The energy efficiency class is “F” or “G” for all the analysed apartments. The primary energy consumption (209–294 kWh/m²a), the delivered energy use (123–173 kWh/m²a) and the average thermal transmittance (1.12–1.66 W/m²K) are significantly high. The reason for variable calculated figures is the different apartment’s position inside the building. The measured delivered energy consumption is 20–25% higher than the calculated delivered energy use. This gap could be reasonably due to the central heating control that causes overheating in the apartments. Furthermore, the absence of thermostatic valves combined with the low energy performance of walls and windows increases this problem. The renewable energy ratio is zero in the current condition.
Figure 2. The TripleA-reno Demonstration Building in Concordia Sagittaria, Italy. 21 apartments built between 1977 – 78.
In all the surveyed dwellings the well-being IEQ indicators of the technical building systems highlighted a very weak performance, only the exterior shading indicator reached the maximum score. The heating system has central temperature control; therefore, occupants cannot control the indoor temperature. This is one of the most frequent complaints reported by residents. Windows and doors have really poor air-tightness resulting in draughts and infiltrations, which caused evident plaster blooming and mould presence on the external walls. Finally, the Concordia building is an old building; therefore, there is no radiant floor, wall or ceiling heating/cooling system. These characteristics provide little chance for the occupants to achieve well-being and create good indoor environmental quality.
Operative temperature, relative humidity, and CO₂ concentration were measured in four apartments in winter and summer. The operative temperature reaches only category III of EN-16798-1 standard in three apartments due to the central temperature control. The relative humidity was in the 25–70%RH comfort range in three apartments, and it was out of the comfort range in one apartment. There is natural ventilation in the building; the measured CO₂ concentration was category II in two apartments and category III in the other two apartments. The windows’ appropriate and regular opening results in better indoor air quality, which provides a better labelling outcome.
The tender of the energy renovation project for the Concordia building is in progress; the design specifications are in line with the combined labelling assessment recommendations for improved energy performance and comfort indicators. The renovation includes the thermal insulation of the walls and roof. All windows and doors will be replaced with thermal break frames and low emission glasses. The oil boiler will be replaced by a condensing gas boiler, improving the energy efficiency. The energy production will be supplemented by installing a photovoltaic system on the roof with 10 kW peak power. Thermostatic valves will be installed in the apartments in combination with the implementation of independent energy consumption accounting.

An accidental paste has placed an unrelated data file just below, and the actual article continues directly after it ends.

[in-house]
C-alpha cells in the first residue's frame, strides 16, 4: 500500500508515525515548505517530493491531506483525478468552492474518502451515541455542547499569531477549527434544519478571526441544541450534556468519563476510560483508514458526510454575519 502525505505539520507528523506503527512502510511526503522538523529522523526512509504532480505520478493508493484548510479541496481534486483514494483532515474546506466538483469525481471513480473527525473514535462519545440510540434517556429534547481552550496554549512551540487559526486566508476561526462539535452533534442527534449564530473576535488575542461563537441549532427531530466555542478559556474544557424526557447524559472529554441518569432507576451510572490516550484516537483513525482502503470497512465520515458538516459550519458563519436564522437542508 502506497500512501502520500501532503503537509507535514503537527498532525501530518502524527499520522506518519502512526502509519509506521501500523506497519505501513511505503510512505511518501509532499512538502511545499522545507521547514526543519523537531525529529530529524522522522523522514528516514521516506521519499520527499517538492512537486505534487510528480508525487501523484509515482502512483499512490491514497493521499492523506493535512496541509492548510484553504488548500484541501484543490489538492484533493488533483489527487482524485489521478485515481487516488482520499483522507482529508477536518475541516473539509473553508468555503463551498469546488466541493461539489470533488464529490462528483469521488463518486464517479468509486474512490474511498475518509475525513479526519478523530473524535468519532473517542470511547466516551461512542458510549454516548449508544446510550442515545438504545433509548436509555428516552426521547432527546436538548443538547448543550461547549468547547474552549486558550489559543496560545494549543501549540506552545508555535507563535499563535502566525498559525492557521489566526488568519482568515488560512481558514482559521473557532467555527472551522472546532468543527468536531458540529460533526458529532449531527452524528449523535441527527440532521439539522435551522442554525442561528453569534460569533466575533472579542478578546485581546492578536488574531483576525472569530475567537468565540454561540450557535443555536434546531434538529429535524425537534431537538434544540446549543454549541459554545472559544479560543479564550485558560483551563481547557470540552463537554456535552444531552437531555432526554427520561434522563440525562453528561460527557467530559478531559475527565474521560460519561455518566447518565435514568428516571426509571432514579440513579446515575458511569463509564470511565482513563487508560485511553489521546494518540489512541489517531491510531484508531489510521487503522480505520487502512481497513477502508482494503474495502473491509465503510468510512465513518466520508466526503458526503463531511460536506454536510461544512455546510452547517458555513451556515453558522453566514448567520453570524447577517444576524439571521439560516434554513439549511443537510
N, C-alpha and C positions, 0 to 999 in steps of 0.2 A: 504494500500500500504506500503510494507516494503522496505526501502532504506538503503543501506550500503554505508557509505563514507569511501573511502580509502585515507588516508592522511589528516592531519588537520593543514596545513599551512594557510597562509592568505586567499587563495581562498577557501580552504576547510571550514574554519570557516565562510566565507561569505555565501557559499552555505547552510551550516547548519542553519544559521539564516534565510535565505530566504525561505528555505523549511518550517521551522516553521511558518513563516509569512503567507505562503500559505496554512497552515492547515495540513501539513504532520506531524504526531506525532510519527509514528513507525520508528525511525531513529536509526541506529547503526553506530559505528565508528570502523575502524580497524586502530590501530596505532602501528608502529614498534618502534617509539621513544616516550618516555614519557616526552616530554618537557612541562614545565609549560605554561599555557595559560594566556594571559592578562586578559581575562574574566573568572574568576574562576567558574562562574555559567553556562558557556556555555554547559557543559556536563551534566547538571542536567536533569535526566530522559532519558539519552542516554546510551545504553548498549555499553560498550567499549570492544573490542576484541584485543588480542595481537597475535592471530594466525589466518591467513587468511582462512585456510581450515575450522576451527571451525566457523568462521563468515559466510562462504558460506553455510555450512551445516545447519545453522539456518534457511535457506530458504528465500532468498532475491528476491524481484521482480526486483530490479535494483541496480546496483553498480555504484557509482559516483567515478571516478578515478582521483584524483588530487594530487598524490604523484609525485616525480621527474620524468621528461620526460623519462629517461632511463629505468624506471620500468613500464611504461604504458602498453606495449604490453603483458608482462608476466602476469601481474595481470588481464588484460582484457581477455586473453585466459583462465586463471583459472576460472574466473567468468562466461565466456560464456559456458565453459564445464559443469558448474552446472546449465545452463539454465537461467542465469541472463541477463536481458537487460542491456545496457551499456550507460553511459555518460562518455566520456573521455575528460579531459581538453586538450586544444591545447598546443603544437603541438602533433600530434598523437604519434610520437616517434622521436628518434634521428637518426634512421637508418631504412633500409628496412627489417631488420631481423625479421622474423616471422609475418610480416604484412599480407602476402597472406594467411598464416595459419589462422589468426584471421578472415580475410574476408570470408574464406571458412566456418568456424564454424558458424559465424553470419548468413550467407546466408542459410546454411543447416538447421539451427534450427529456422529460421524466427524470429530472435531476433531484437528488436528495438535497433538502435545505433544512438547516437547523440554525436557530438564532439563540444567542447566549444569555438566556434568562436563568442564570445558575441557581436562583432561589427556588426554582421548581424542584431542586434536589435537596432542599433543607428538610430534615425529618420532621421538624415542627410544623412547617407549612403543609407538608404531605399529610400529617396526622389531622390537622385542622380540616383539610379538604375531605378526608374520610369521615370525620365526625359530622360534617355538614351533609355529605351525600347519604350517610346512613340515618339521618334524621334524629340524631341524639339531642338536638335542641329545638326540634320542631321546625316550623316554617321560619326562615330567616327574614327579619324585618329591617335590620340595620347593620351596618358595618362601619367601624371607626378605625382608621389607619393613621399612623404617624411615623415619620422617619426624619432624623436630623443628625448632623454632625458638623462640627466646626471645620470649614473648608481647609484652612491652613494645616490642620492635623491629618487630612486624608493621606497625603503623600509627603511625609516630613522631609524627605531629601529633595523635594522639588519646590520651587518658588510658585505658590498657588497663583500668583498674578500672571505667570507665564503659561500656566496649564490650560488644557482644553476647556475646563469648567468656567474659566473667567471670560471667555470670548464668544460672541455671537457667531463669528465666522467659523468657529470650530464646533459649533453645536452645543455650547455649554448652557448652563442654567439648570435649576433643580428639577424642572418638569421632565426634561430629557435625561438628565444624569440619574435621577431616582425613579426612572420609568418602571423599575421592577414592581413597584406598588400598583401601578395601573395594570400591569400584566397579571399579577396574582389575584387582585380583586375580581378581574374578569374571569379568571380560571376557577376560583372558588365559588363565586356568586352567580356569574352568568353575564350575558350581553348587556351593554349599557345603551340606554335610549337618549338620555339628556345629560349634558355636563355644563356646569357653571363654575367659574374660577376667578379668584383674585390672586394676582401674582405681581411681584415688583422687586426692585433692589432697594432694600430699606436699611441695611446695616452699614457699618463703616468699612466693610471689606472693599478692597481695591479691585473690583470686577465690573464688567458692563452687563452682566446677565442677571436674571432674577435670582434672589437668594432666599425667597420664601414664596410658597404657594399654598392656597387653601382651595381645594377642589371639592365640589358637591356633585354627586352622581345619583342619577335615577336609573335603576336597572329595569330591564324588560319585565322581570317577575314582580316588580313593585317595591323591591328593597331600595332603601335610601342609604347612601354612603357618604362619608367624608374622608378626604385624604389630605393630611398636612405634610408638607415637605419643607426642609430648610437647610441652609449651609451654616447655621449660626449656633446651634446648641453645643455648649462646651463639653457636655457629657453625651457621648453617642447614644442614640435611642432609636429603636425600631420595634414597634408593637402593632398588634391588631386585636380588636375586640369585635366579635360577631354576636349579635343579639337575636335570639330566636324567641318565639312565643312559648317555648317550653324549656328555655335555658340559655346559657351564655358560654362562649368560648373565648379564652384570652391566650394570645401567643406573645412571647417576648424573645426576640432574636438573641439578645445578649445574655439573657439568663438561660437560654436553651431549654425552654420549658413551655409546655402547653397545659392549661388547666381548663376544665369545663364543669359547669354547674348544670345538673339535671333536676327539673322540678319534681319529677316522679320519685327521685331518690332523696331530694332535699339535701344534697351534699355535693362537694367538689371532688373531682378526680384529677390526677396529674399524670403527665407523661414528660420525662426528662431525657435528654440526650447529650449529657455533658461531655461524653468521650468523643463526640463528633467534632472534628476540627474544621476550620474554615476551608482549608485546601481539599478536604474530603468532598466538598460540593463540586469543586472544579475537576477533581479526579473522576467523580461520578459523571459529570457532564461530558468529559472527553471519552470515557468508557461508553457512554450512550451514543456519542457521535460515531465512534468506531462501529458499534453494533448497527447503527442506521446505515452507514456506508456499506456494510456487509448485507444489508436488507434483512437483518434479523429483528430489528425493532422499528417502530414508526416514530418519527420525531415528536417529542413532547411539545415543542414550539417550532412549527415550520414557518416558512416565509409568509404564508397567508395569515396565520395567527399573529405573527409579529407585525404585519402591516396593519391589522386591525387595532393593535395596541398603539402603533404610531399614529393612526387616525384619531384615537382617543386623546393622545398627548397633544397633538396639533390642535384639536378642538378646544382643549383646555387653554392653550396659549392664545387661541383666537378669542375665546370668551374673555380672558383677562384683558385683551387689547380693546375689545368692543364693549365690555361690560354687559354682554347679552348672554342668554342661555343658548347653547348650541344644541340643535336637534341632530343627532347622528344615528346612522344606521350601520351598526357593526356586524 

Case study, Spain
The Spanish demo case is located in Almoradí, a medium-sized town close to the Alicante Mediterranean shore (Costa Blanca). The demo case involves five multifamily buildings built in 1982, and is owned by the Regional Social Housing Company EVHA. The walls have poor energy performance. The apartments were initially constructed with wooden framed windows with single glass. There is electric heating in the rooms and air conditioning unit for heating and cooling in the living rooms. The lack of maintenance and few economic resources of the inhabitants have resulted in a degraded building complex, with an unattractive and outdated image.
Figure 3. TripleA-reno Demonstration Building in Almoradi, Spain. Five multifamily buildings built in 1982.
The energy efficiency class is “G” for the three examined apartments. The building walls have very weak thermal insulation; the original wood-frame windows also have poor energy efficiency; therefore, the area-weighted average thermal transmittance (1.09–2.08 W/m²K), and the primary energy consumption (284–301 kWh/m²a) are high in the analysed dwellings. The renewable energy ratio is zero in the current condition. The measured delivered energy consumption is lower than the calculated delivered energy consumption. The reason of this gap clearly turned out during the on-site visit and measurement, because the indoor temperature was even out of category IV of the EN 16798-1 standard in two apartments, i.e. the temperature and the occupant behaviour is significantly different from the standard user profile.
The well-being and IEQ indicators of the technical building systems were evaluated, and the results are acceptable. Indicators 2.1, 2.2 (control of heating, cooling system) and 2.5 (exterior shading) got the maximum scores, but for 2.2 it has to be noted that occupants installed local air conditioning split units only in their living rooms; therefore, occupants can control the living room’s indoor temperature in the cooling season. In all apartments, 100% of windows from East to West orientation have exterior shading, but the windows and the doors are old and have very poor air-tightness. The building is old and there is no radiant heating or cooling system. These characteristics provide an acceptable chance for the occupants to achieve well-being and create good indoor environmental quality in their living rooms, but none in the rest of their homes.